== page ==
The objective of this project is to create an unobtrusive, wrist-worn, cuff-less blood pressure monitor for measurement and identification of nocturnal nondipping hypertension. The investigation includes extensive validation with state-of-the-art ambulatory blood pressure monitors at nighttime in presence of heterogeneous treatment paradigms. Cardiovascular disease (CVD) is one of the major causes of ailments worldwide. Hypertension alone affects one in three adults according to the World Health Organization. Therefore, monitoring blood pressure has become a critical part of healthcare as it is known to be linked to many CVDs. Traditionally, clinical practitioners have relied on the mercury-based (or digital equivalent) inflatable cuff-based sphygmomanometer. However, the nature of the device allows for only infrequent measurements and its somewhat invasive nature and associated discomfort prohibits additional nocturnal measurements. There is certainly a value to measuring blood pressure continuously in the natural context of the user?s environment, in particular during sleep, without being disturbed by the instrument. Our proposed technology can provide a wealth of information to physicians, help identify certain short-term dynamics/variations of blood pressure, and allow effective monitoring of response to medication, among other things. Nocturnal measurements provide additional prognostic value in identifying risk. Despite these benefits, no wearable, non-invasive device for continuous blood pressure monitoring exists on the market simply because none have been reliable enough to be considered clinical grade. This project aims to develop a robust and reliable blood pressure monitor in the form of a wrist-worn device that uses bio-impedance sensors, and for the first time, demonstrate clinical grade reliability. These sensors measure pulse wave velocity (PWV) along with several other derivatives for cardiovascular parameters including heart rate and blood volume changes in arteries, which correlate with the blood pressure. The system will incorporate clever hardware design to localize underlying vasculature and focus on arterial sites for enhanced accuracy. The device will include a motion sensor to take into account the user?s movements and motion artifacts, the contact quality, and reliability of the measurements. Advanced machine learning techniques, leveraging both general and personalized models, will be developed to convert bio-impedance measurements to blood pressure. This project aims to then validate the system and analytics in both a healthy patient cohort and a hypertensive cohort, learning the impact that nocturnal ?nondipping? hypertension and anti-hypertensive treatments have on PWV/other cardiovascular correlates and blood pressure estimates. After decades of relying on the inflatable cuff- based technique, this system could represent a significant change in how we measure blood pressure.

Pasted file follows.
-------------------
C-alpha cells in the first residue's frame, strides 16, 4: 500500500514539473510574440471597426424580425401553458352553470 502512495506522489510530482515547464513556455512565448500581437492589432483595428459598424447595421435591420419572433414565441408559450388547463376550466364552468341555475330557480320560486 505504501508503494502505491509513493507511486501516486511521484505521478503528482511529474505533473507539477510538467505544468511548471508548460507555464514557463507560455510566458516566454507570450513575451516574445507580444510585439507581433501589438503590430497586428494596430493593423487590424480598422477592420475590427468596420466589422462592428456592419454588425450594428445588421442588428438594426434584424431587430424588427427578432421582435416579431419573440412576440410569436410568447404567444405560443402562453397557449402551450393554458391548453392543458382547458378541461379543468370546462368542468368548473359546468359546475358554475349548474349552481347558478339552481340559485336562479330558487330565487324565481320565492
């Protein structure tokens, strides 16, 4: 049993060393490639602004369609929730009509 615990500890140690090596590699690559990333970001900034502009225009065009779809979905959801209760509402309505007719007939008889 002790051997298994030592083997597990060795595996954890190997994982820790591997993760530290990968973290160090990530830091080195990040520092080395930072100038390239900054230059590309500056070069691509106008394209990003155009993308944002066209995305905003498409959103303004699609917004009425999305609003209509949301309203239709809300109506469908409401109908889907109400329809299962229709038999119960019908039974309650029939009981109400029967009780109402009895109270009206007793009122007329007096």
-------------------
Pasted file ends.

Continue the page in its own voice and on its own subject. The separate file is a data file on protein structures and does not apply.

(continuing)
Continuous monitoring of nocturnal blood pressure can help early diagnosis of developing cardiac conditions, reveal short term blood pressure variations, and also help the physician monitor differences in variations in response to medication for hypertensive patients. Moreover, the comfort and convenience of a wearable monitor would allow measurement in the natural context of daily life, including important nocturnal measurements, and reduce the burden of adherence on the user. The system will also provide feedback on quality of measurements to allow the users or care-givers to gauge reliability.